Lyme disease and Bartonella are more common than you think
Published: Tuesday, May 28, 2013 at 6:01 a.m.
Last Modified: Friday, May 24, 2013 at 2:35 p.m.
Q: On Facebook, you said people catch Lyme disease from their pets, which tote ticks. That's how I got Lyme, and I have Bartonella, too. I found out because of you, and it explained my symptoms of joint pain, confusion, memory loss and seizures. I owe my life to you!
— D.C., Des Moines, Iowa
A: Thank you. Lyme is is the fastest growing epidemic in the United States. It's been a focus for me ever since my first column which sparked thousands of “atta girl” emails from 27 countries. Few medical journalists tackle Lyme because it's extremely controversial. You see, some physicians don't believe chronic lyme exists, and there's a huge divide about treatment protocols. So while the docs are busy arguing about whether it's real, and how long to treat, most Lymies are misdiagnosed. They bounce from doctor to doctor, suffer beyond belief and some die. Others want to.
There are 30 Bartonella-like or “Bart” species; you can get infected from cat bites/scratches, mites, fleas, mosquitoes, biting flies and ticks. Sadly, antibody blood tests only detect a few strains. So your test result may say negative for Bart (and Lyme for that matter), but you still have it. Physicians unaware of the limitations of standard ELISA blood tests mistakenly accept a “negative” result and diagnose you with a neurological or autoimmune disease, fibromyalgia, CFS or any one of 300 diseases that Lyme mimics. It's a terrible oversight because you might really have Lyme, and co-infections like Bart, Babesia or Ehrlichia.
I'm sure you are alarmed by now, but do you realize there's no conclusive test for fibromyalgia or CFS? These are diagnoses of “exclusion,” meaning your doctor tests you, and rules out every other disease before stamping you with fibro/CFS. But you must ask if Lyme and Bartonella have been ruled out properly by capable, specialized laboratories. For Lyme, I recommend Igenex Labs. For Bartonella, I recommend either Igenex or Galaxy Labs. With all their limitations, they're still more reliable than standard ELISA tests which are frequently wrong. I interviewed a Lyme-literate medical doctor, Marty Ross M.D., who said: “I often make my decision to treat Bartonella based on symptoms. If you have enough Bartonella symptoms, you should be treated for the infection regardless of testing.” I suggest you get Dr. Ross' free treatment manual from www.TreatLyme.net.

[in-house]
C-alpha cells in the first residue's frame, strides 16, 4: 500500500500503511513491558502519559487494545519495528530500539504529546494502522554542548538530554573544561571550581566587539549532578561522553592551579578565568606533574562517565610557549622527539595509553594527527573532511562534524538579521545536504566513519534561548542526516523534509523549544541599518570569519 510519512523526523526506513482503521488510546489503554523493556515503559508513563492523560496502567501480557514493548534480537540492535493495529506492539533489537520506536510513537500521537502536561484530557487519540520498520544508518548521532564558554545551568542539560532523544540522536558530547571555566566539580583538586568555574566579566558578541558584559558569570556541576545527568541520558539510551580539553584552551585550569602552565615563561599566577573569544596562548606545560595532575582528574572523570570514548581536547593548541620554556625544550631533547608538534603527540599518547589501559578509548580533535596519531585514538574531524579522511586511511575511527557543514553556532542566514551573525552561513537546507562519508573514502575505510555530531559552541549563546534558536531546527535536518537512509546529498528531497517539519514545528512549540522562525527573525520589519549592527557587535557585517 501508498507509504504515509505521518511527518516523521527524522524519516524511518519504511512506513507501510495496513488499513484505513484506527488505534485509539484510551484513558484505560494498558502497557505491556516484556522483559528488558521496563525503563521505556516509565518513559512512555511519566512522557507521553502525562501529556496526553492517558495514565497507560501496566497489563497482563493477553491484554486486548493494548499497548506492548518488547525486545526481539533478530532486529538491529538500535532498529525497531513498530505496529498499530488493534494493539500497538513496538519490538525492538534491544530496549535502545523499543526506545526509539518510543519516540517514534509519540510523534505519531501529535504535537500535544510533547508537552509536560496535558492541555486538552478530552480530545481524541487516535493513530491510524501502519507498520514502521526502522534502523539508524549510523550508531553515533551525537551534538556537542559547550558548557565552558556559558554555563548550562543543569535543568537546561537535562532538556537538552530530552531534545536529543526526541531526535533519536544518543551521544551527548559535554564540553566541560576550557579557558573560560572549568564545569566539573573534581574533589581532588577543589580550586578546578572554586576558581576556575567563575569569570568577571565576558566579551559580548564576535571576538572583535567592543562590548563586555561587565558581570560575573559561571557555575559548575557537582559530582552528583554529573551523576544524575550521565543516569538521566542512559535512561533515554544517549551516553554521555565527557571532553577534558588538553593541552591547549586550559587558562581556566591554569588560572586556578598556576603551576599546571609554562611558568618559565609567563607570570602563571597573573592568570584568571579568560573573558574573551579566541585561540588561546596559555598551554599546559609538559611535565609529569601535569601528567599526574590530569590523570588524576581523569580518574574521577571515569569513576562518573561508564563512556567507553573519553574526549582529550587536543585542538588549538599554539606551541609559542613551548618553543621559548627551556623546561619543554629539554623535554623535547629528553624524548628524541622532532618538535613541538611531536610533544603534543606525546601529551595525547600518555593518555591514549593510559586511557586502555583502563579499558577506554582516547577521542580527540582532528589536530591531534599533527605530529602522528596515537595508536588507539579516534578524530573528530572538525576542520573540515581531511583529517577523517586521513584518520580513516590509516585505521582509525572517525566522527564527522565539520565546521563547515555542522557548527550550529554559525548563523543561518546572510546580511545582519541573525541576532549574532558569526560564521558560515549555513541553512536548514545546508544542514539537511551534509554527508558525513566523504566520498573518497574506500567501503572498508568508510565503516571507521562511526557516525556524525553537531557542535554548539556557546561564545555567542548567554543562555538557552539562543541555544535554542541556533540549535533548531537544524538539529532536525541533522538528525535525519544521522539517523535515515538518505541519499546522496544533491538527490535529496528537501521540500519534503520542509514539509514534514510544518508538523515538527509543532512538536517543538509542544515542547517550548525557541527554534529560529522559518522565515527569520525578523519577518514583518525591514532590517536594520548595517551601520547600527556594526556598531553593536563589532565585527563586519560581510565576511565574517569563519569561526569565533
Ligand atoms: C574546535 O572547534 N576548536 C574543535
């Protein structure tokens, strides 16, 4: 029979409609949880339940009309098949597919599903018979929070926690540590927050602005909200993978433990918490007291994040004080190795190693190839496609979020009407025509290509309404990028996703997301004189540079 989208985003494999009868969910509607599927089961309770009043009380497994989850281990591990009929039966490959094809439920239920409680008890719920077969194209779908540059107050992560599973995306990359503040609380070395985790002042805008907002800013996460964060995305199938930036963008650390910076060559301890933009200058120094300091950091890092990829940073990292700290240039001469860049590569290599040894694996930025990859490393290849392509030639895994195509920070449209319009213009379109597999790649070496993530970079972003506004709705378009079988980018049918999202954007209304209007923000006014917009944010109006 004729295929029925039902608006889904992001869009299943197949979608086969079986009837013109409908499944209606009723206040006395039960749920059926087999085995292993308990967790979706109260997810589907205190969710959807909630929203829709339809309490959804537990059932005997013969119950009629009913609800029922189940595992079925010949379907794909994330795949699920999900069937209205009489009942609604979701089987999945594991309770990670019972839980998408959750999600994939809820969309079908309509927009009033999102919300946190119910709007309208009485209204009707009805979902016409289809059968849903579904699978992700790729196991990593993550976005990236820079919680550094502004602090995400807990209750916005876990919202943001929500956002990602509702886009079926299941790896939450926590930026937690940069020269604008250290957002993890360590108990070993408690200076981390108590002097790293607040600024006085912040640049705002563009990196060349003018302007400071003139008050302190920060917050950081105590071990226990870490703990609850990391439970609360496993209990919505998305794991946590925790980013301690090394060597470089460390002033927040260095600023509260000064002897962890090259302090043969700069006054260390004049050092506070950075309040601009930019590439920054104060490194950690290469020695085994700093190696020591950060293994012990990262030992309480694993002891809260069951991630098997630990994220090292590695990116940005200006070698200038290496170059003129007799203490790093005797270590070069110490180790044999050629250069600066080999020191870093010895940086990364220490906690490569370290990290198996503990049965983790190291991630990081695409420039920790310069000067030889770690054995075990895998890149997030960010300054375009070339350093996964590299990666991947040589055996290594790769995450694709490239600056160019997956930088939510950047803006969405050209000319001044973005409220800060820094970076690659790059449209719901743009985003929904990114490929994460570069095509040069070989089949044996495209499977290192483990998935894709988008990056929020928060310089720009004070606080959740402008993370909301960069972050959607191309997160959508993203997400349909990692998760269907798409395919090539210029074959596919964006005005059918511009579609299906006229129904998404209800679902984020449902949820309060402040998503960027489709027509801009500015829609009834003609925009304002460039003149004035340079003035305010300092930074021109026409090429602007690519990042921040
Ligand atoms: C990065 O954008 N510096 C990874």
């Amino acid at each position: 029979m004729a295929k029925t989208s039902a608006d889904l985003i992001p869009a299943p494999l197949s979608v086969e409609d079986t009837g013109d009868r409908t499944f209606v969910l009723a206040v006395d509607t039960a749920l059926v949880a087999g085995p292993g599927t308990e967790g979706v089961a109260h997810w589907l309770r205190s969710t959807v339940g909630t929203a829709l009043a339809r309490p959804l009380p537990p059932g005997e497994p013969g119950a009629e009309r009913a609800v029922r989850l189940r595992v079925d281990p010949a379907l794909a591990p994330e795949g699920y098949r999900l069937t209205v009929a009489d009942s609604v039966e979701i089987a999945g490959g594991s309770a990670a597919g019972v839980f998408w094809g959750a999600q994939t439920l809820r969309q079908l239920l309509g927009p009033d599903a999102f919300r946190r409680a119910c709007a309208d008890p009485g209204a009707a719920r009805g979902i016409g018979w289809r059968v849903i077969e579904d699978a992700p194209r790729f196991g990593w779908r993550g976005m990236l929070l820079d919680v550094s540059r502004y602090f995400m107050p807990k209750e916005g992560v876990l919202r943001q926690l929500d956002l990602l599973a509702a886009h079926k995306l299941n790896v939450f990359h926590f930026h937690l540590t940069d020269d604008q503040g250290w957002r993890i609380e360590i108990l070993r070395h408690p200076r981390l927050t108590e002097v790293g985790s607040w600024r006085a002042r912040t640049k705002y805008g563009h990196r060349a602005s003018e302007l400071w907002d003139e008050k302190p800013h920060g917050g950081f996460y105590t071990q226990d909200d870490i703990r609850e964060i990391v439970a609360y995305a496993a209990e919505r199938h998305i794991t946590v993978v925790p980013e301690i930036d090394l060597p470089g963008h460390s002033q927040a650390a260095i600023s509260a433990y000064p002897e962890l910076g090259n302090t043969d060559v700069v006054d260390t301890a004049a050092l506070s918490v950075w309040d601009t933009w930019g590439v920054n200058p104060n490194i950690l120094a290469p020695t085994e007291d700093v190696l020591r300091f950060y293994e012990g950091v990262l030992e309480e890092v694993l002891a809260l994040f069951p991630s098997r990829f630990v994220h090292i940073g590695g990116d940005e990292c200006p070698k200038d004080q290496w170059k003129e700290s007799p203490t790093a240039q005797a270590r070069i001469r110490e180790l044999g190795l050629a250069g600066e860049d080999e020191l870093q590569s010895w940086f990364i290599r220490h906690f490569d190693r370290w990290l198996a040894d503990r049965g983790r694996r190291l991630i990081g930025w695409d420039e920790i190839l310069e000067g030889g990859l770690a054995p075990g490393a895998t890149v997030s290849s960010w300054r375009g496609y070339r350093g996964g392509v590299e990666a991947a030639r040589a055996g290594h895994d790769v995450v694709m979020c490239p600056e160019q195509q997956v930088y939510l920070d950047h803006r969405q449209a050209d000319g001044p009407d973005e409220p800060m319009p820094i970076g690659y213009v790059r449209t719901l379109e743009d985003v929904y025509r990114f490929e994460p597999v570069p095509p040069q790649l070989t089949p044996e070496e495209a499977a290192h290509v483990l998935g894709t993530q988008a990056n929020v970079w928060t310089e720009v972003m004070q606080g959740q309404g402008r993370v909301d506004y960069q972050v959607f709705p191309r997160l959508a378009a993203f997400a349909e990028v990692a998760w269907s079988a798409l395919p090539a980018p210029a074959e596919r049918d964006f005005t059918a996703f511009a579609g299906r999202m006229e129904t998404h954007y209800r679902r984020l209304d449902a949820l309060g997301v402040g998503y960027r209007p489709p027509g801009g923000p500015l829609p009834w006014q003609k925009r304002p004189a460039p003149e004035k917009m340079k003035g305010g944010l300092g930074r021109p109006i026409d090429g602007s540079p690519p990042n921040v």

Bart symptoms include chronic fatigue, pain, muscle twitching (fasciculations), anxiety, depression, abdominal pain, vomiting, fever/chills, autistic-like symptoms, hallucinations, neuropathy, tinnitus, joint pain, skin rash, stretch marks, memory loss, brain fog, cystitis or excessive day sweats. Bartonella affects the brain and vision, causing conjunctivitis, foreign body sensation, vision loss, optic neuritis, redness, blurriness and light sensitivity. I have more to say. To receive an extended version of my article, sign up for my free newsletter at www.DearPharmacist.com. I also recommend an excellent book by Stephen Harrod Buhner, called “Healing Lyme Disease Co-infections,” available on Amazon.
This column is not intended to treat, cure or diagnose you. To submit a question visit www.DearPharmacist.com.